"For me, it was actually almost a godsend," Otterstrom said. "I don't have any help from my parents, and I get all of my money from the work study that I do."

She saves money from her work in the summer and during breaks to buy books. This year, Otterstrom, who grew up in Montana, can put that money toward groceries or rent instead.

In the past, she worked 36 hours a week in addition to going to school in order to try to afford college, but she learned her lesson. She earned C's and has to redo a couple of her classes. Now, she works 14 or 15 hours a week at the most, and her job at the information technology department is flexible. 

"Last semester, I was able to make the dean's list," said Otterstrom, an elementary education major.

The books at her fingertips are going to help. In the past, she might have shared books, texting pictures of pages back and forth with other students, but she'll be able to spend more time with the material herself.

"It's completely more convenient that I can take the textbook home, and after I'm done with work, I can scan through them," Otterstrom said.

She won't be the only one to benefit from those books, either.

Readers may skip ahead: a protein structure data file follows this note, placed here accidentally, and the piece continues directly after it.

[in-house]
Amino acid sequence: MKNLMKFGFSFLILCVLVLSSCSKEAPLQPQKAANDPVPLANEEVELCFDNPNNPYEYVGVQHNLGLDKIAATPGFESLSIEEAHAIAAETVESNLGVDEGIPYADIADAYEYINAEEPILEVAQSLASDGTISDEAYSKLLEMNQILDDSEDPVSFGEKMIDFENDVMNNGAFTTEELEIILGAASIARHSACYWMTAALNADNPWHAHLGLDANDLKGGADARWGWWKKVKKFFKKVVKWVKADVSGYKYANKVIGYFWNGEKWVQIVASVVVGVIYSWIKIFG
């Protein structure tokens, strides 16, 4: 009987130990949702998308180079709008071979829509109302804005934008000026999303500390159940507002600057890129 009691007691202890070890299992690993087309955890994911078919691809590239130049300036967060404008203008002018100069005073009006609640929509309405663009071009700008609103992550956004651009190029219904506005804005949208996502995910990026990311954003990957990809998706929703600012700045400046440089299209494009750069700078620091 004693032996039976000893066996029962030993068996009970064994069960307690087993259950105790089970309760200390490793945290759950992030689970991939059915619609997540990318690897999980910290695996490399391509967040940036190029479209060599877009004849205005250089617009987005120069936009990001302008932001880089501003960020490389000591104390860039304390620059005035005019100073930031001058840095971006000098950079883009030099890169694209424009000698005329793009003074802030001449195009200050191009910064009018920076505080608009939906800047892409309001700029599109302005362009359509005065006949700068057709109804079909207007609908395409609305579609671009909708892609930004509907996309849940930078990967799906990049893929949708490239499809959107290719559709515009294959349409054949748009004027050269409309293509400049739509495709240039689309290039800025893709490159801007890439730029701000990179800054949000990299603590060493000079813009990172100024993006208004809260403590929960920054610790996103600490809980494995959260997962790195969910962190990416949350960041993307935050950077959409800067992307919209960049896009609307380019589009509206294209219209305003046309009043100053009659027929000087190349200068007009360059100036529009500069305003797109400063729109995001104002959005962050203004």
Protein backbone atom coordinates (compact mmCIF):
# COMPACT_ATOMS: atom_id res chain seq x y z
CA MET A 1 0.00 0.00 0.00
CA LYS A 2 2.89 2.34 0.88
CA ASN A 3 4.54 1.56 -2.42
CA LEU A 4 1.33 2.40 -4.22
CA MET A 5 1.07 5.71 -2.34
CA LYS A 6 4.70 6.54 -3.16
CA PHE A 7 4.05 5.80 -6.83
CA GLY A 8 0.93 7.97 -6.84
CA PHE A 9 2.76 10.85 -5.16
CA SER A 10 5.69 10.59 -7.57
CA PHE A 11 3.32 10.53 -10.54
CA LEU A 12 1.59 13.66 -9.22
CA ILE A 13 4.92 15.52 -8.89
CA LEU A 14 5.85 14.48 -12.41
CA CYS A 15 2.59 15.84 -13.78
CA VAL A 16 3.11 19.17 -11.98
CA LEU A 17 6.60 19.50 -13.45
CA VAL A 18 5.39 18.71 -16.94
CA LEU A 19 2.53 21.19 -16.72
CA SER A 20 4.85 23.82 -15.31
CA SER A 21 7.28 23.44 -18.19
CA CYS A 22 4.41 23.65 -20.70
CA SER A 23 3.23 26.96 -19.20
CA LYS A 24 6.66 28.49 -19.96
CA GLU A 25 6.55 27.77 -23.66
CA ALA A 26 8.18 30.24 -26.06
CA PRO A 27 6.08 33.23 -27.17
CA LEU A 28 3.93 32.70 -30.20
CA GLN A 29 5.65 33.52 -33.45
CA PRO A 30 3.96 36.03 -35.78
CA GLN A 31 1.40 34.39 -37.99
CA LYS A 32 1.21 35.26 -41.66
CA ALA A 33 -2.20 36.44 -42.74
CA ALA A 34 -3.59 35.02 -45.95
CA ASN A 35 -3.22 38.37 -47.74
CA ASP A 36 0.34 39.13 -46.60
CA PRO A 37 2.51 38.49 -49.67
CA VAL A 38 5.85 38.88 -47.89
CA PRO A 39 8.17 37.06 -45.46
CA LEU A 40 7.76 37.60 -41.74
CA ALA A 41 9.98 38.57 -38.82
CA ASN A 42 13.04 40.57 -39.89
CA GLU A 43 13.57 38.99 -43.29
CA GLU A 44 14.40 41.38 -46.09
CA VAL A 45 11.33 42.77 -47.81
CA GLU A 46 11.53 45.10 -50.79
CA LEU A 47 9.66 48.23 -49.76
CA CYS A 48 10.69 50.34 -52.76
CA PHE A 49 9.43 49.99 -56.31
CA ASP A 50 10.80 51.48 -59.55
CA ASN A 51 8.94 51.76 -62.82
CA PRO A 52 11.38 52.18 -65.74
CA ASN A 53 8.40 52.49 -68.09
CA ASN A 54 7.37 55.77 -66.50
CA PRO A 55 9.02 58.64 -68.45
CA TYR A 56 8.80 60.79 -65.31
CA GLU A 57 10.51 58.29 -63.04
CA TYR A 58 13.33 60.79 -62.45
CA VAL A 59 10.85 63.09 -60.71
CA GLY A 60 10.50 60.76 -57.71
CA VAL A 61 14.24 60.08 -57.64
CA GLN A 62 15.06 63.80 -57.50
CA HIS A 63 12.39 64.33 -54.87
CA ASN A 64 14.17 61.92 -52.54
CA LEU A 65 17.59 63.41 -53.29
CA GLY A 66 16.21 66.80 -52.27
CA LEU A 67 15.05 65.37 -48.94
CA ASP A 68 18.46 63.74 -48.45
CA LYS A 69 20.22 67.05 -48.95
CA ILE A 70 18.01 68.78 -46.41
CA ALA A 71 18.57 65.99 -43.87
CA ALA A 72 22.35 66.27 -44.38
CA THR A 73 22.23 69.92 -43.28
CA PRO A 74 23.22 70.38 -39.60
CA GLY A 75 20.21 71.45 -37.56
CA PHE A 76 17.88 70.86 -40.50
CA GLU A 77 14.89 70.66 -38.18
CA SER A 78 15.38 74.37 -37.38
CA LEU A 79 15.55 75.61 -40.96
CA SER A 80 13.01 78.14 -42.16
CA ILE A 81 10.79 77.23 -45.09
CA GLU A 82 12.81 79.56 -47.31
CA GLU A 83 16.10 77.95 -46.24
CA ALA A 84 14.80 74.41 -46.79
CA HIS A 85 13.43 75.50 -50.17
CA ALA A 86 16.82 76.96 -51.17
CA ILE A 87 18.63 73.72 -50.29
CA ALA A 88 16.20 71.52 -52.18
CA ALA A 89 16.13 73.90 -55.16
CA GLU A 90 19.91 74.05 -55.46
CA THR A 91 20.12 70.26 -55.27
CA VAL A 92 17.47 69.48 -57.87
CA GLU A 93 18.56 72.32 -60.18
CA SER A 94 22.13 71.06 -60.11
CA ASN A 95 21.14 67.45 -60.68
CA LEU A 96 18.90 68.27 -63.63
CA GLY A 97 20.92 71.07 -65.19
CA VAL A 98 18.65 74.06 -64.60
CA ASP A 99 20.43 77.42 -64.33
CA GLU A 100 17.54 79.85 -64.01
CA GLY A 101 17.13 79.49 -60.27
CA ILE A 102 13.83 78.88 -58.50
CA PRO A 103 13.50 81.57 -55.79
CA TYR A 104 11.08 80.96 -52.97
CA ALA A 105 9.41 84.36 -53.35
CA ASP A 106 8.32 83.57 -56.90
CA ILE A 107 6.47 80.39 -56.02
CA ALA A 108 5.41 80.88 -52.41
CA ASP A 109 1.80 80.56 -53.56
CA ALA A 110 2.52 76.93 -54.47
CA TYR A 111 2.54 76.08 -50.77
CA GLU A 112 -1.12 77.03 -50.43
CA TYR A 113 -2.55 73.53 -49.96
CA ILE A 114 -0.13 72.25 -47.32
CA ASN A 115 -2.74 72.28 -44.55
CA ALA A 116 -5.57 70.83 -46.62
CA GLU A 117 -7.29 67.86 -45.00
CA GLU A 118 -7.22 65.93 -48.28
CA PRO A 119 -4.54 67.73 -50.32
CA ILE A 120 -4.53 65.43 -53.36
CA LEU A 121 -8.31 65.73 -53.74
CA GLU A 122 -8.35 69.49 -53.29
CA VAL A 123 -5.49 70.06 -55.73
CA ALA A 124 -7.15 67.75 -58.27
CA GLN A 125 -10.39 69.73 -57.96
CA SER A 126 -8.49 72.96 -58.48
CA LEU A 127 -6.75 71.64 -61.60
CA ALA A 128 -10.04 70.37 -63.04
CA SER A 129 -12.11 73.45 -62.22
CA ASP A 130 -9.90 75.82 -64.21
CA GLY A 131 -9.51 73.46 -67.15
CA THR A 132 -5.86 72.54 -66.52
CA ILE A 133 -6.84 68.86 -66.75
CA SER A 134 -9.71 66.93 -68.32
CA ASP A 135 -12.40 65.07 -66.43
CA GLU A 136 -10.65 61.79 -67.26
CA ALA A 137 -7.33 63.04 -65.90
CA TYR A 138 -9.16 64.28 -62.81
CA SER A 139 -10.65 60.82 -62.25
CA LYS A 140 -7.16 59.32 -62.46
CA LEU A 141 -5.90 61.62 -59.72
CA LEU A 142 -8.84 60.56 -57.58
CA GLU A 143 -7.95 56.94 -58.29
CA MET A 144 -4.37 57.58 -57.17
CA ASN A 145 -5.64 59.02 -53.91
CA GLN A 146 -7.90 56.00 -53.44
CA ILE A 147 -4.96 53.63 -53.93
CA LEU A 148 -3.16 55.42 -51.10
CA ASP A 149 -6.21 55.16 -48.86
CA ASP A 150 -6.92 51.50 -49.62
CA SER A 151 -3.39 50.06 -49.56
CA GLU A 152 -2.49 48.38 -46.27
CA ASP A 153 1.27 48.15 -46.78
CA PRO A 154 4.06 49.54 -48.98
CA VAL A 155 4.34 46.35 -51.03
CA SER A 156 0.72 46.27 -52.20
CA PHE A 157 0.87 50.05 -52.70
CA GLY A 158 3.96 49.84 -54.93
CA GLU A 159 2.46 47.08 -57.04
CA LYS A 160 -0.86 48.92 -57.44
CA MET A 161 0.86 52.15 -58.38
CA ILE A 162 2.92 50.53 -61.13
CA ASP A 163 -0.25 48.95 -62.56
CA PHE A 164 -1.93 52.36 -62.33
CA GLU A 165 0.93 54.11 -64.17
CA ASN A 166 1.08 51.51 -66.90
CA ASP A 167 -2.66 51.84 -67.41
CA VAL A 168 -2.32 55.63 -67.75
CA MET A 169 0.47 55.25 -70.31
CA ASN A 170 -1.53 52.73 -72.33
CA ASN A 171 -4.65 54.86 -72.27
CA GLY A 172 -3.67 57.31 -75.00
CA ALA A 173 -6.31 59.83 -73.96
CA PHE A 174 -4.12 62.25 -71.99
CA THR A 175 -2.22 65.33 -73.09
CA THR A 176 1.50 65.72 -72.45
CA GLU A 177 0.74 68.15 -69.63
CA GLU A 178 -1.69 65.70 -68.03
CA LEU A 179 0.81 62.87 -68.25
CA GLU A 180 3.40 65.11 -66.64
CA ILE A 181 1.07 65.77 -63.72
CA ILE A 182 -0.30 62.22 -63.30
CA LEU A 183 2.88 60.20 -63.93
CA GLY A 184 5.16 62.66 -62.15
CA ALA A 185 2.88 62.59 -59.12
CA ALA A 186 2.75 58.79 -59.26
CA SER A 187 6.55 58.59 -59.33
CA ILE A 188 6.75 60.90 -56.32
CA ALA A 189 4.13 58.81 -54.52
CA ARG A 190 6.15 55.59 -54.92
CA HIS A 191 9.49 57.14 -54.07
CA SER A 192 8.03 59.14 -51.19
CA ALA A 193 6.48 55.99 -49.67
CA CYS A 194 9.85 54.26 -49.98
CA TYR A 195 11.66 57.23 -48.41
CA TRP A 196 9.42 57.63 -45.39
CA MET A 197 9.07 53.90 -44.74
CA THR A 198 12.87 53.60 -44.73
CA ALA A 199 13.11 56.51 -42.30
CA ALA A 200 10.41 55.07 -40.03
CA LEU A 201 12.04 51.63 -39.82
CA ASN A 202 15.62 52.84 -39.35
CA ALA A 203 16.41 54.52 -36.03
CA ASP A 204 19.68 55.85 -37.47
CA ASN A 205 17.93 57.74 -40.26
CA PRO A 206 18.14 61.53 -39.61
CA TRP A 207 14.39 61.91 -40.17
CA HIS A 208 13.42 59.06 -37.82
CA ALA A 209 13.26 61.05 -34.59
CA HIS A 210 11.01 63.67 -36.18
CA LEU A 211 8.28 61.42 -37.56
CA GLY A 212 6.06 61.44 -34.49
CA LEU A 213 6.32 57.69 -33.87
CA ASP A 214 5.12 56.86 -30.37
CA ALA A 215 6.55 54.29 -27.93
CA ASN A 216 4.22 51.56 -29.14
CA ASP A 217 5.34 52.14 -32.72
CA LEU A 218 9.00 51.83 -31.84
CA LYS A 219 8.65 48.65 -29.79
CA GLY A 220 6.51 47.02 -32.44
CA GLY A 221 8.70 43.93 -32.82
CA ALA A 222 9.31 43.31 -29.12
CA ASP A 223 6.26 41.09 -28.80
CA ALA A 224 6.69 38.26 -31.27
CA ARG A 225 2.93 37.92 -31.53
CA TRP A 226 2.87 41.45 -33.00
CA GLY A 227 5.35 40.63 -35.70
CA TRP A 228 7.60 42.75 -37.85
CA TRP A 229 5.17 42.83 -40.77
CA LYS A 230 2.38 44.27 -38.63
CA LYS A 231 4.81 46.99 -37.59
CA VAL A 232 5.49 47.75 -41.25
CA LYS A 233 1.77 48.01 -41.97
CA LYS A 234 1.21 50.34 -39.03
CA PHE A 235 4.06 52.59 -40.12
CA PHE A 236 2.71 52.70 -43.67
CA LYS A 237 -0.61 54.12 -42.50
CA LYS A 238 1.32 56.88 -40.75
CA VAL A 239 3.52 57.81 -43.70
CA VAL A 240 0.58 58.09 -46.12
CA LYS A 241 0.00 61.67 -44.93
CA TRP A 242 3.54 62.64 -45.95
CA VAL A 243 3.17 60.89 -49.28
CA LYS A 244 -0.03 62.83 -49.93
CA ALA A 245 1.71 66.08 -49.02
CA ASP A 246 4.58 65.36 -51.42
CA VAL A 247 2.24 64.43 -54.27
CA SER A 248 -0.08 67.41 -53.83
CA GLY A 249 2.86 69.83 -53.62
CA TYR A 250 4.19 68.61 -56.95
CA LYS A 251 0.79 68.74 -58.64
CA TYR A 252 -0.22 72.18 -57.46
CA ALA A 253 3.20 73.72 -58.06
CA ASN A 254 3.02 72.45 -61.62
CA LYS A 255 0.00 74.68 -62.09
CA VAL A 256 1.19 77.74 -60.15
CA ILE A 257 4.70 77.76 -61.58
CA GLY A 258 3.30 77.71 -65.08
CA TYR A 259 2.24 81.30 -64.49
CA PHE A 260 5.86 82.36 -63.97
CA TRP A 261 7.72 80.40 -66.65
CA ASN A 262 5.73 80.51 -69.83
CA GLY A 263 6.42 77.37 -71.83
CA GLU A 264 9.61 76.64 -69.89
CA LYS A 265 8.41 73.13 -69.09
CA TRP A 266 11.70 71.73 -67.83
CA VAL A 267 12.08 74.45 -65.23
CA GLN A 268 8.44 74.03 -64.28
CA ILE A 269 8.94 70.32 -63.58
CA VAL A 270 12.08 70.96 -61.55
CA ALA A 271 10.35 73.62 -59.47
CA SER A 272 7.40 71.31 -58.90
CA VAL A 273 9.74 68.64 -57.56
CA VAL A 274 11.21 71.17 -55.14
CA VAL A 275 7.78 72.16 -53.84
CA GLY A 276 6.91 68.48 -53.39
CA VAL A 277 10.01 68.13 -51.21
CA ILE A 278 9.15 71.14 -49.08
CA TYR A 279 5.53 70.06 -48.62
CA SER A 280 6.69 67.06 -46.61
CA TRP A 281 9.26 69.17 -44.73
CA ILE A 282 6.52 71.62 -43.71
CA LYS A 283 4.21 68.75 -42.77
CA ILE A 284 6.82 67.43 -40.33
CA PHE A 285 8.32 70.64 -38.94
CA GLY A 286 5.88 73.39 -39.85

Darlene Samson, director of TRiO Student Support Services at UM, said the Grizzly Riders International started a book loan program in 2007, and a couple of years ago, the UM Foundation told her LeBuhn's sister wanted to honor her work in the publishing field.

"The foundation recommended that they work with our program to help students who are low income and need help with their textbooks," Samson said.

The book loan program offers textbooks to some 90 students every semester, and as long as faculty keep assigning the same books, the program can keep loaning them to students, Samson said. Last semester, the program purchased 71 new textbooks for $5,100, and it loaned an additional 182 already on the shelves.